Google, of course, is the elephant in the antitrust anteroom. The company is spending a lot of time and money on Capitol Hill in an effort to avoid becoming the next Microsoft—a tech company for whom the onset of antitrust troubles marked the high point in market dominance. Google, which has hired more than a dozen lobbying firms in the past year, has clearly taken the lesson to heart and is trying hard to avoid a similar fate.
Craig Wildfang, who served in the DOJ antitrust division in the mid-1990s, says there’s merit to the analogy, but that doesn’t necessarily mean Google will ultimately face antitrust action.
“I was one of the few senior staff at the DOJ present when that decision was made to sue Microsoft way back when,” he says. “Microsoft, like Google, had a very large market share in a rapidly expanding market and, broadly speaking, it appears Google has adopted a similar business strategy of trying to leverage the markets where they’re already dominant to gain advantages in other markets where they are not yet dominant.”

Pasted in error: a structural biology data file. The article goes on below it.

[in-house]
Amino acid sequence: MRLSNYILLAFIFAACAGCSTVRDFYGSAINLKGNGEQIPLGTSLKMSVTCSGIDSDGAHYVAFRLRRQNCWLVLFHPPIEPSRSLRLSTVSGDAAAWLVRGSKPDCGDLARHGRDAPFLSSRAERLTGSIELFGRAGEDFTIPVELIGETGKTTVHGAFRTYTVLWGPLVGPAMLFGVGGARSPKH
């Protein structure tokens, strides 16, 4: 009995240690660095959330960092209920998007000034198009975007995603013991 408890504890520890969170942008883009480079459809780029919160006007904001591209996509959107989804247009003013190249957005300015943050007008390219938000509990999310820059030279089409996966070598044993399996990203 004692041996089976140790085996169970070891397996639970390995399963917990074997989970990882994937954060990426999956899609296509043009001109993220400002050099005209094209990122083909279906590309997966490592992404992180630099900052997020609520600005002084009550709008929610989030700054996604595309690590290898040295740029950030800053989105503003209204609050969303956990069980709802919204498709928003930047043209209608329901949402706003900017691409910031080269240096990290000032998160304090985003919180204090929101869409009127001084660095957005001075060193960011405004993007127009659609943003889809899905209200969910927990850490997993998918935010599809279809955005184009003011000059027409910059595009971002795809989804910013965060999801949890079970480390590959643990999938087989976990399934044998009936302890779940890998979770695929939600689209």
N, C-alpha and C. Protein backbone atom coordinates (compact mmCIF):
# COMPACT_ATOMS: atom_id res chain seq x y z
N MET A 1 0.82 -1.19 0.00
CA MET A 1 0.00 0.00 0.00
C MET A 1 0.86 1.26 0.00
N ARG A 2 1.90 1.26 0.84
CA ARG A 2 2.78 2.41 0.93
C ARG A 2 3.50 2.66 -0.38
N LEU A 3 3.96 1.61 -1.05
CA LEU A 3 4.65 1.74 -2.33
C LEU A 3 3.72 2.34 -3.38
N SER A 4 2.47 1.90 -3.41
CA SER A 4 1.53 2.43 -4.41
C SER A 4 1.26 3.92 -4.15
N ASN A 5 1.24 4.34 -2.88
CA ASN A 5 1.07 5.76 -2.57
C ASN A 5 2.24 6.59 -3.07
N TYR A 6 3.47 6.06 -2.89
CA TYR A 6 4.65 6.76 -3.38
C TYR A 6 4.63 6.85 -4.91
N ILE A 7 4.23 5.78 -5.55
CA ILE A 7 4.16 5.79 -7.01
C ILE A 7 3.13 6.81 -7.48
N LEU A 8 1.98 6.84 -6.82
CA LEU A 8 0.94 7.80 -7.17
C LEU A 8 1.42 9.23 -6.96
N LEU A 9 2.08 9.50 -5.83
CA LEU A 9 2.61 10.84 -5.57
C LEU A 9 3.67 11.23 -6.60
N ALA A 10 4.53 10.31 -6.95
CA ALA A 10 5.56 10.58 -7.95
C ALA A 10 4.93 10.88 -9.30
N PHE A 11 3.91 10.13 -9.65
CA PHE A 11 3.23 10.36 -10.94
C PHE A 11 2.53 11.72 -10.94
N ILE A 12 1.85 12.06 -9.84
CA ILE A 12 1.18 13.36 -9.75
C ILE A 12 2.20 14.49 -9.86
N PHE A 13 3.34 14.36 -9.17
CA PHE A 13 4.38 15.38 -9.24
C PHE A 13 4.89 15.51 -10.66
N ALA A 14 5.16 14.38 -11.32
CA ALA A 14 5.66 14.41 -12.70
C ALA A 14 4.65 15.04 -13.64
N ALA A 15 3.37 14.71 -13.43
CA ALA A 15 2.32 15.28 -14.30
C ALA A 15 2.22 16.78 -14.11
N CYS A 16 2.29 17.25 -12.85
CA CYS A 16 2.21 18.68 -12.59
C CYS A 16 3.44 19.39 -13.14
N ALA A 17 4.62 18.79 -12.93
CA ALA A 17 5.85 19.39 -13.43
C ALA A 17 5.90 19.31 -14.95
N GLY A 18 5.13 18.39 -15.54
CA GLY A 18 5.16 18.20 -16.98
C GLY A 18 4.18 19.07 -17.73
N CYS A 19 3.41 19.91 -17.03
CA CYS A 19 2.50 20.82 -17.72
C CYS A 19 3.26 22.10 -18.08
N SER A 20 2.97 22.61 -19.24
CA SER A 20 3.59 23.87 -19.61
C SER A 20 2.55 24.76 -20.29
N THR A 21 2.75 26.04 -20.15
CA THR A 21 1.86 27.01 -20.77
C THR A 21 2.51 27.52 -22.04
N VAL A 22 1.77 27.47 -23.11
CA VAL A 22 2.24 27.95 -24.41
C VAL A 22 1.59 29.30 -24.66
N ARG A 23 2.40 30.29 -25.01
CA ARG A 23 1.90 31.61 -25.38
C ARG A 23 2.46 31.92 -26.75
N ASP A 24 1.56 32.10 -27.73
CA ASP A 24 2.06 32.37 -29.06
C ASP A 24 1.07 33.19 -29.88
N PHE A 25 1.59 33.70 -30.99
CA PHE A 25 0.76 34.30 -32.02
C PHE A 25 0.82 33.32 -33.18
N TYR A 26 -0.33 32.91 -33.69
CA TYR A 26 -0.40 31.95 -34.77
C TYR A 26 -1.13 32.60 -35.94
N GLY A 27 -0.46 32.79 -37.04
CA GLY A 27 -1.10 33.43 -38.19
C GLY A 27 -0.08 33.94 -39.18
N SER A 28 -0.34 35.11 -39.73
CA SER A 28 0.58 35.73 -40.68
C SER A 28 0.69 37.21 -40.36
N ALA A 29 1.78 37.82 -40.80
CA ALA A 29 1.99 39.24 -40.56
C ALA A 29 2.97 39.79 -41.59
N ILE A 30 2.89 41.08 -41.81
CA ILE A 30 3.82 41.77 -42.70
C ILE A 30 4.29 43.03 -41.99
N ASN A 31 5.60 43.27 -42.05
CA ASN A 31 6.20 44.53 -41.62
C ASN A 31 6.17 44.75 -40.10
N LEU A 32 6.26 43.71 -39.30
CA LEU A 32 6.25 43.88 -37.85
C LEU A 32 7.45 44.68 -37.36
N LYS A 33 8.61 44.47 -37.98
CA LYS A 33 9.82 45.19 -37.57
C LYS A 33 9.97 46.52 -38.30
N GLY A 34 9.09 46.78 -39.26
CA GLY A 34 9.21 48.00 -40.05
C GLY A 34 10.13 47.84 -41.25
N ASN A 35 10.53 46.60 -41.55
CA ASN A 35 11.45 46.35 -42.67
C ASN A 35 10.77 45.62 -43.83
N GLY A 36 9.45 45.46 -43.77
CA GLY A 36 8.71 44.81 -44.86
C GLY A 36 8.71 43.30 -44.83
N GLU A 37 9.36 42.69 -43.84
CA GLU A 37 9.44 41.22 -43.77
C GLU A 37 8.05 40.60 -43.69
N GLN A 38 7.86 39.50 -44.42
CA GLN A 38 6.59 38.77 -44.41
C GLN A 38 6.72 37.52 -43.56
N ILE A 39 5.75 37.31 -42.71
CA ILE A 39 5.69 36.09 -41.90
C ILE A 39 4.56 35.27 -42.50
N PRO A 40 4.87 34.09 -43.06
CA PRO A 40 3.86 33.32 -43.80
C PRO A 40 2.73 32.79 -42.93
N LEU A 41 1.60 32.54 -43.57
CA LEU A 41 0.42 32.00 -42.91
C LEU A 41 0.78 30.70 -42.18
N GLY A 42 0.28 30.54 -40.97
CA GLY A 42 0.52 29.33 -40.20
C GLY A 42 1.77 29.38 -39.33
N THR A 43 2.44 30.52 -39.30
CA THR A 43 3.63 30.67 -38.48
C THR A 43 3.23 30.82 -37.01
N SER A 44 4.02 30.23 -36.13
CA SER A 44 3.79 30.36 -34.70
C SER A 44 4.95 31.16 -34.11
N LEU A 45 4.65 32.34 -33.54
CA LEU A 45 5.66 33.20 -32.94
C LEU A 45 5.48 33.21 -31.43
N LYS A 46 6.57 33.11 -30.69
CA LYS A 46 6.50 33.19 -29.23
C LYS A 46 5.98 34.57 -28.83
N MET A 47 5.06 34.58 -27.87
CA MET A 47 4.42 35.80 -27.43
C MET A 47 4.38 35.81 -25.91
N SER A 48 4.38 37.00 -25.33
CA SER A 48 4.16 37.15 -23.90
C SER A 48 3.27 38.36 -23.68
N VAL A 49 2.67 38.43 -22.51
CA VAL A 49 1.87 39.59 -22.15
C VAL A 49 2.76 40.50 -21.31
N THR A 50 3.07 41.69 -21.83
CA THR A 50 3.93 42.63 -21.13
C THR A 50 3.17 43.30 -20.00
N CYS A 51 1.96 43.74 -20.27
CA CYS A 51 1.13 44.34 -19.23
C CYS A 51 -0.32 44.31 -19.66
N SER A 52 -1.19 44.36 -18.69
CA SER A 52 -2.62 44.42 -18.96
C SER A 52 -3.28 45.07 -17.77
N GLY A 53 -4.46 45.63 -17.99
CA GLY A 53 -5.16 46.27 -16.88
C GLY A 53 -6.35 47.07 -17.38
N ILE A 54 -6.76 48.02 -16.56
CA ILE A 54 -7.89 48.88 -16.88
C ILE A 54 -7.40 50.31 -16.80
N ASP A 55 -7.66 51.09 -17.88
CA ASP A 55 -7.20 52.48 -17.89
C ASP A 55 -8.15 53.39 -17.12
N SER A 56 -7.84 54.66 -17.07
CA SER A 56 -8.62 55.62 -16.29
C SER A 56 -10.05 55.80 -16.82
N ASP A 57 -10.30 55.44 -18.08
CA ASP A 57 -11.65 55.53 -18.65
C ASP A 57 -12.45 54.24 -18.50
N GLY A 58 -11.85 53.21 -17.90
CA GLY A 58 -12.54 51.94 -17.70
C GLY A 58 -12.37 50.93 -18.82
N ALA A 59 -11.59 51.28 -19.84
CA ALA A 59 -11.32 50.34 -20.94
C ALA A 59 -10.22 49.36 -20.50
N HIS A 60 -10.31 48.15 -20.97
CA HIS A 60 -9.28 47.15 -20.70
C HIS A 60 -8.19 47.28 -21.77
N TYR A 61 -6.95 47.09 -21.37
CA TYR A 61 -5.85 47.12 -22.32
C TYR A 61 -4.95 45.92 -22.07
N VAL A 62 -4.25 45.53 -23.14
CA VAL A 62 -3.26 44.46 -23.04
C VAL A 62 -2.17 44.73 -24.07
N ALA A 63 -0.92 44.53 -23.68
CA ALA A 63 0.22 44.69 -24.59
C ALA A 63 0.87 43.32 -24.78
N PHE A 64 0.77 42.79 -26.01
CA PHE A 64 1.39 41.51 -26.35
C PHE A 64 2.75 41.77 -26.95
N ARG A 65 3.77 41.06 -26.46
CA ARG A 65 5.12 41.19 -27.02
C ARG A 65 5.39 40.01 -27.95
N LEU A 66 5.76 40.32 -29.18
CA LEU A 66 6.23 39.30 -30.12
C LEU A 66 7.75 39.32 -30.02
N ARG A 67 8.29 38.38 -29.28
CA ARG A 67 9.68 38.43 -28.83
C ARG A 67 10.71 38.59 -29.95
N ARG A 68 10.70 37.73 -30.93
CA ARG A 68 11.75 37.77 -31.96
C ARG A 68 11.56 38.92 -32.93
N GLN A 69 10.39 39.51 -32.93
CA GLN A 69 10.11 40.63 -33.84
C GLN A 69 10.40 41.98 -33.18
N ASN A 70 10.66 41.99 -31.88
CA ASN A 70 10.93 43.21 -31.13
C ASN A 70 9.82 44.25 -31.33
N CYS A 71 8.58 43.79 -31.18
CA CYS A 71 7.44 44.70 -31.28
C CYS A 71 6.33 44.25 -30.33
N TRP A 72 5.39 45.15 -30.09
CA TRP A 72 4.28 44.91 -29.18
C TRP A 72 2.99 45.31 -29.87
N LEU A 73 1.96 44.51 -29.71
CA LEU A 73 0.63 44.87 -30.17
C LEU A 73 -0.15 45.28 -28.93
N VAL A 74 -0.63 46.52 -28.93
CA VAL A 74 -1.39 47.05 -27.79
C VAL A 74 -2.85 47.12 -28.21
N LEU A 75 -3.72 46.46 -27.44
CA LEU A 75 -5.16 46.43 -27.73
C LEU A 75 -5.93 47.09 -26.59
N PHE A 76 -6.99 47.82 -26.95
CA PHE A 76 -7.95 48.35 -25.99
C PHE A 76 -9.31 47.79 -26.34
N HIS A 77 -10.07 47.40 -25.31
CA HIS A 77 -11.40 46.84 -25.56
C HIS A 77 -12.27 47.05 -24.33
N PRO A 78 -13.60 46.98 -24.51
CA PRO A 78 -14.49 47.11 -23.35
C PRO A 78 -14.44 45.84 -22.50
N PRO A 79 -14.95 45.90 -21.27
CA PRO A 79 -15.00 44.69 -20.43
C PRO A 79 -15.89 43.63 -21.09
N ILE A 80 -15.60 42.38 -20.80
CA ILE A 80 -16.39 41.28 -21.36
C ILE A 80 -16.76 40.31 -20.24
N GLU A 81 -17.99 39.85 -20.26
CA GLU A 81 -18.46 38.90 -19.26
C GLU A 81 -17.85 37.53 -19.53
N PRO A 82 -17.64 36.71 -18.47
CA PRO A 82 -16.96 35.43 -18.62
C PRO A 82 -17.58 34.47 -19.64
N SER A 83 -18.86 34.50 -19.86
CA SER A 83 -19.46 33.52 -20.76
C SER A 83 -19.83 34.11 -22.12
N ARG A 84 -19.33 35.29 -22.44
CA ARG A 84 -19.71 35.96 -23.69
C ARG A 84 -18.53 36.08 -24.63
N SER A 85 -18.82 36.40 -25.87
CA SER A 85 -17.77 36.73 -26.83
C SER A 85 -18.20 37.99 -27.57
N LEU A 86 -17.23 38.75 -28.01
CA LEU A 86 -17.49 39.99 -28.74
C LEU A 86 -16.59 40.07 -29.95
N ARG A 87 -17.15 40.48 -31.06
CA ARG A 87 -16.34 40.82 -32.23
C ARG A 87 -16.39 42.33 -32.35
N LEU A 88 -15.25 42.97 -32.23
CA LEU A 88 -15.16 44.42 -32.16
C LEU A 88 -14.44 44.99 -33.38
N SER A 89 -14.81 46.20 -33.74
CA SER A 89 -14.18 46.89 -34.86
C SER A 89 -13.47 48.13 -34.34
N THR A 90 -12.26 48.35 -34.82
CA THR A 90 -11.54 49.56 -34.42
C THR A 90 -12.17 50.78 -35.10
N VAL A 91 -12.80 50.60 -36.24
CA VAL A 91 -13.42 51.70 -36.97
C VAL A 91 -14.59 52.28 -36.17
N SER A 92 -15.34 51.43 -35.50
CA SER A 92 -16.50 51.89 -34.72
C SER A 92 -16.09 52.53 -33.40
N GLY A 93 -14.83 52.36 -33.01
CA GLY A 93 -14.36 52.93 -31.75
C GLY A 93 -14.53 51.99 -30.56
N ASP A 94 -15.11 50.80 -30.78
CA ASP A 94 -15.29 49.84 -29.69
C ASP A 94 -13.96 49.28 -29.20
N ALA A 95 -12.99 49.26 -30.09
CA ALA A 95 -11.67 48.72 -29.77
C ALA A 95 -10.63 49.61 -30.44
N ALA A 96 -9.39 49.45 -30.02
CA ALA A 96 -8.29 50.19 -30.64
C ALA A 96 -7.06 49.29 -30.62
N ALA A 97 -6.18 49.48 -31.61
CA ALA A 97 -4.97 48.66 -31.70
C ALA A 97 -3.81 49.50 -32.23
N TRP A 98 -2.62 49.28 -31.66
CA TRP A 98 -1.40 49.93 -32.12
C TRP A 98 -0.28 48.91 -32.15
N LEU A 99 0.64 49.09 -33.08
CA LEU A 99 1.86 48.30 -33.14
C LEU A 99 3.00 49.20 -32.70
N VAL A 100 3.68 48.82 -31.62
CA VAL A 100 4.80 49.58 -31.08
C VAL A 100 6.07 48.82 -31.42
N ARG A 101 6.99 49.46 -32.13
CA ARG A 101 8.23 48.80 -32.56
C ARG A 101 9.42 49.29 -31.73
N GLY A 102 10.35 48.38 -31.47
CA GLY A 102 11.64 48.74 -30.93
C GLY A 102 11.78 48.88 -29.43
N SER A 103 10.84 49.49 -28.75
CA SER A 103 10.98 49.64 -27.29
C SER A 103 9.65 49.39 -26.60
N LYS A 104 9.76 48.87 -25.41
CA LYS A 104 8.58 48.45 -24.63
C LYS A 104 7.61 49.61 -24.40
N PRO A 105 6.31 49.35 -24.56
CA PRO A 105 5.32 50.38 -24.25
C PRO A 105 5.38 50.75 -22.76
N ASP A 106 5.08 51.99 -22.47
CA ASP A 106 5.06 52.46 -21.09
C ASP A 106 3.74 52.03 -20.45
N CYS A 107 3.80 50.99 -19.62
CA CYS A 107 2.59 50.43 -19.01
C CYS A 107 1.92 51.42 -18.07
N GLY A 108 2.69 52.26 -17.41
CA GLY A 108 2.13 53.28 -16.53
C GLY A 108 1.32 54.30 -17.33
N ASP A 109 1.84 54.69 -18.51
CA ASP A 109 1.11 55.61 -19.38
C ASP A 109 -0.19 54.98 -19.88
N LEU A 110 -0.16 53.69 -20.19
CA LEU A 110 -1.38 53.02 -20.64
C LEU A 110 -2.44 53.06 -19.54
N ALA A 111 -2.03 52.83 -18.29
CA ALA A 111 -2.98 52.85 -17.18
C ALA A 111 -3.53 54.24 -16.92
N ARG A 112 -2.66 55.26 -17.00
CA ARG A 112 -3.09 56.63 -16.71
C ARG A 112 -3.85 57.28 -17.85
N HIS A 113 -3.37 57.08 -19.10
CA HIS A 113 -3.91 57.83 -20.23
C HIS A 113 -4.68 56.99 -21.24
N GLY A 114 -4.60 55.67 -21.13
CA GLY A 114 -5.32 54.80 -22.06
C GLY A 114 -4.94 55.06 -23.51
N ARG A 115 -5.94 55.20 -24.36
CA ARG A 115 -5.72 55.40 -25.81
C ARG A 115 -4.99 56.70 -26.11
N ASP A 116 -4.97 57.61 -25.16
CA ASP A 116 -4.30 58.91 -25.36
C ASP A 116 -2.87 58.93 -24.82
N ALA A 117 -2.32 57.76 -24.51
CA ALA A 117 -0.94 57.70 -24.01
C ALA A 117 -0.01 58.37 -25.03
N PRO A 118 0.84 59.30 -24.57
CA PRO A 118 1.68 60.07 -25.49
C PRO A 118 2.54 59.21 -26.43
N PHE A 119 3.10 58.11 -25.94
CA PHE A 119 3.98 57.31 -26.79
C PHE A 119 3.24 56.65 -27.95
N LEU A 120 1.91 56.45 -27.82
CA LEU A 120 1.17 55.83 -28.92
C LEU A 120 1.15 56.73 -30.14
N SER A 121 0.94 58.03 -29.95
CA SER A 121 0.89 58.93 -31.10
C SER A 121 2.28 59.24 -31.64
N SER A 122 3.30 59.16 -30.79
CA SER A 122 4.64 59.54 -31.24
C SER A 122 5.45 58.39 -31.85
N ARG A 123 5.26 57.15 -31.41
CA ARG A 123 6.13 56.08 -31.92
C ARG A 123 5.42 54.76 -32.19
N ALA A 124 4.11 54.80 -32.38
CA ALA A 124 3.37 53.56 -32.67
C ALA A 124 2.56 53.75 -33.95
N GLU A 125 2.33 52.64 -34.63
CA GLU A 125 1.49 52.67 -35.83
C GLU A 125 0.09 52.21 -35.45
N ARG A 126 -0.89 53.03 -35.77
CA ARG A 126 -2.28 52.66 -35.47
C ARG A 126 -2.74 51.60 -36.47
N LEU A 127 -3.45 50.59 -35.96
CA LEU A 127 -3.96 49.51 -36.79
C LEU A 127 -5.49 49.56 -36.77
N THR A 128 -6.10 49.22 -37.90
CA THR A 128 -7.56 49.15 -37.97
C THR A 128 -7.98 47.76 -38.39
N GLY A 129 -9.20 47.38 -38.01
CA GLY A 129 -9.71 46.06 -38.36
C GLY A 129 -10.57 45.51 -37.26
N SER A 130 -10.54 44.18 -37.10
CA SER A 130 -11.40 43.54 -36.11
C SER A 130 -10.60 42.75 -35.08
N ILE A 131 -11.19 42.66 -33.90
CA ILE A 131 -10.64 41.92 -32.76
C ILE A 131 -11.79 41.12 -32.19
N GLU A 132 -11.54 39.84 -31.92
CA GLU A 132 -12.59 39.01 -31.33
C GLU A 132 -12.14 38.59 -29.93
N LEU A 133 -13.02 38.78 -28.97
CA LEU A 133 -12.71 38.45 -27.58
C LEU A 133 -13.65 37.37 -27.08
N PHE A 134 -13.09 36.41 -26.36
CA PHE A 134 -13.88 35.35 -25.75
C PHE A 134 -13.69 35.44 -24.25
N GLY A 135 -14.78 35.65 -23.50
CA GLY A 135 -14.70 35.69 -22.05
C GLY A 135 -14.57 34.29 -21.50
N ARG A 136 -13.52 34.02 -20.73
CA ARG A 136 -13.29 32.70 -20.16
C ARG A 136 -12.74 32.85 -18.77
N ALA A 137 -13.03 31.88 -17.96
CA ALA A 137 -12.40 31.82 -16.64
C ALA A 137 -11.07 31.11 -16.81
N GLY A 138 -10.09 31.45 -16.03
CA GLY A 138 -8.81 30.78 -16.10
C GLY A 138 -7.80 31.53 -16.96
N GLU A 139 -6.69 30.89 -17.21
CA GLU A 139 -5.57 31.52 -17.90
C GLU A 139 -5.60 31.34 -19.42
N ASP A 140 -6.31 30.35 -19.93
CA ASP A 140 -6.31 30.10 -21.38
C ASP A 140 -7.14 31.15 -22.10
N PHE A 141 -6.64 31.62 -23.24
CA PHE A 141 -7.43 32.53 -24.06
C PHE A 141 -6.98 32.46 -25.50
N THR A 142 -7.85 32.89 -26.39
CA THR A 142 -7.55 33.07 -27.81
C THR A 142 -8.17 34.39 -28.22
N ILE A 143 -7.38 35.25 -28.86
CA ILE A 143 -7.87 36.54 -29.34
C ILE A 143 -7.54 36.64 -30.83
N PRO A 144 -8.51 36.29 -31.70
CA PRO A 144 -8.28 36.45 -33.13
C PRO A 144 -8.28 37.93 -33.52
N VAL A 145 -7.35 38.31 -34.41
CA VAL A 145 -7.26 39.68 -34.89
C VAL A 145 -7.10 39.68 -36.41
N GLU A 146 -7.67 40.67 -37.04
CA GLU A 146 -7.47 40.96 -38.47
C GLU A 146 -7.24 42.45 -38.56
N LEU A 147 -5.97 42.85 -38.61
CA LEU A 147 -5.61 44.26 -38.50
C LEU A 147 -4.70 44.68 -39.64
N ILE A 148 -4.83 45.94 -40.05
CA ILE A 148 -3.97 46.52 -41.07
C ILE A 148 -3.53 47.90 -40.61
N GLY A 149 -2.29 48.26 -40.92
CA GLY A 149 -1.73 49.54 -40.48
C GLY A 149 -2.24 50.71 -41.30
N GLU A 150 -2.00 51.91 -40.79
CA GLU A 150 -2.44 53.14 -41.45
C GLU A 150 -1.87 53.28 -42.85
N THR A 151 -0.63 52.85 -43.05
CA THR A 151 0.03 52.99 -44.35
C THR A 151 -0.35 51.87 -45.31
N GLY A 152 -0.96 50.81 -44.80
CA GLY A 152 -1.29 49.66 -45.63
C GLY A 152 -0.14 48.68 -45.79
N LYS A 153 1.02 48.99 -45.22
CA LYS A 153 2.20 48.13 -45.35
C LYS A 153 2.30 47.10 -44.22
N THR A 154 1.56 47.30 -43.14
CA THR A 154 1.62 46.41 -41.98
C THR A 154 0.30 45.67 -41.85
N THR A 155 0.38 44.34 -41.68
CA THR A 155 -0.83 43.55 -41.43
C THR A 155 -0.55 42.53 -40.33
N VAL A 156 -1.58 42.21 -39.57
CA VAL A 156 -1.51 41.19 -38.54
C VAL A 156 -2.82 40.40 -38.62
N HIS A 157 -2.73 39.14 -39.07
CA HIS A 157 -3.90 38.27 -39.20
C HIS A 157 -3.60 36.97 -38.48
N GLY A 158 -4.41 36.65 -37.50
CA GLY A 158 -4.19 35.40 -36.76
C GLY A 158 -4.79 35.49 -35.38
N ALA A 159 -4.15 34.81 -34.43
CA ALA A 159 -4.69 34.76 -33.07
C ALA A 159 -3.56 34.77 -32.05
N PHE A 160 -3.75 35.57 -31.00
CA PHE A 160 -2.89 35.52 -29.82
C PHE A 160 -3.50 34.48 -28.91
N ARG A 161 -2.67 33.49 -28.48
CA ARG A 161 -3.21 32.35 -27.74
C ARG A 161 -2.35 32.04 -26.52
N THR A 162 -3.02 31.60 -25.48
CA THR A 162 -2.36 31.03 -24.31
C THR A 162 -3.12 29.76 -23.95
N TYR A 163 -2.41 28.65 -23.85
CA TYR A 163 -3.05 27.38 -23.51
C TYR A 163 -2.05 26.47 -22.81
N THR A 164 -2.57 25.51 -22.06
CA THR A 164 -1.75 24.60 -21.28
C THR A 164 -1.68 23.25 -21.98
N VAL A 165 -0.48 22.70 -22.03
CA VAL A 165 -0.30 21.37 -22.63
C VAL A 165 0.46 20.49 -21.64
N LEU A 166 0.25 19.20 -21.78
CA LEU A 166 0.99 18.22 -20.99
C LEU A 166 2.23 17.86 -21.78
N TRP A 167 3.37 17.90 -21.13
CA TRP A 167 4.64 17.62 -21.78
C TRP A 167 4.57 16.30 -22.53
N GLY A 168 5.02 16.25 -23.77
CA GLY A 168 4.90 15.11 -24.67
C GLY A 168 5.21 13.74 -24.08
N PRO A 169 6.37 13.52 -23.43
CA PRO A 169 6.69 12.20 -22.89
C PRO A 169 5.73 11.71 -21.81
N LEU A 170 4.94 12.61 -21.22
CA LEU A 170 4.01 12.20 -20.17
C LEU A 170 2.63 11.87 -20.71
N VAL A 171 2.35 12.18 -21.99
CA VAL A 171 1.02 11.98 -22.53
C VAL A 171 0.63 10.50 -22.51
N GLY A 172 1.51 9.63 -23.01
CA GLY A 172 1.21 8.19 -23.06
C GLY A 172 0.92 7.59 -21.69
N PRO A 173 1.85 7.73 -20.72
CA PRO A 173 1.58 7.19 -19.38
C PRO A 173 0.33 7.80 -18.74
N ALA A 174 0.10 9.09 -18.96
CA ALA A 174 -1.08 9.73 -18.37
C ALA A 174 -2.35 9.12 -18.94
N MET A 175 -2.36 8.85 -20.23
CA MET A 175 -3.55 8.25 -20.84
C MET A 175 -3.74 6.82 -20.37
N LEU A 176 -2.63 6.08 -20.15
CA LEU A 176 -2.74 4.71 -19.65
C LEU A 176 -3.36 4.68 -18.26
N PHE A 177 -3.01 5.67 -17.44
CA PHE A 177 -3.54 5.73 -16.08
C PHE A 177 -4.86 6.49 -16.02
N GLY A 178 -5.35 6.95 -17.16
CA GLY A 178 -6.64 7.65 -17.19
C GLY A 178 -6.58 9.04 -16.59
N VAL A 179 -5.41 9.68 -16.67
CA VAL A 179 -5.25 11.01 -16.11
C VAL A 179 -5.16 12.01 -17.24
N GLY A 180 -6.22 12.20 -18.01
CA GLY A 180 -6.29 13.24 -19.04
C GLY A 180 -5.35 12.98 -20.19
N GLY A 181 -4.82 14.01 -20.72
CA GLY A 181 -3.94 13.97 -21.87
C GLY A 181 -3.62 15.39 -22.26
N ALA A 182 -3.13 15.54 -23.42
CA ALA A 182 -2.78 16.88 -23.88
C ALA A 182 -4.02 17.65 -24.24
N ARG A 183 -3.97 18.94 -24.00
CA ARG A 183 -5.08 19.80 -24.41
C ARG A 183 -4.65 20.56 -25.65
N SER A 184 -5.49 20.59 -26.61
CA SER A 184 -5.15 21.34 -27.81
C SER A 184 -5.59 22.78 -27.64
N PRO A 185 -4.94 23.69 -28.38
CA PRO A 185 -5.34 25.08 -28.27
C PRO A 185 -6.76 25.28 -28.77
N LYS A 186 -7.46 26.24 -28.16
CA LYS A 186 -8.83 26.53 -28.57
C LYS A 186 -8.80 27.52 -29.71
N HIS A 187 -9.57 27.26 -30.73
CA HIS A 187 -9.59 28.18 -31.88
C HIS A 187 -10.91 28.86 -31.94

That’s not necessarily illegal, and even when it is it falls under the Sherman Act’s murkier half. Section 1 of the Sherman Act covers multiparty actions such as price fixing, which tend to be more clear-cut. Section 2 applies to anti-competitive actions of a single party, which are notoriously harder to prove.
“There’s a big problem drawing lines in these kinds of cases, and neither the DOJ or FTC wants to make a mistake and be blamed for stifling growth and innovation,” Wildfang says.
The impact of a DOJ action was intensely debated at the department before the Microsoft case, he says, and it certainly would be the same with Google. At the very least, the considerable consequence of taking on one of the world’s most innovative companies makes an action unlikely until a new antitrust section chief is confirmed.
“The lack of having someone really in charge day-to-day at the antitrust division makes the decision even more difficult,” Wildfang says. “These are cases that are very fact-intensive, and they represent big judgment calls about whether the government is going to step in and intervene in the private economy.”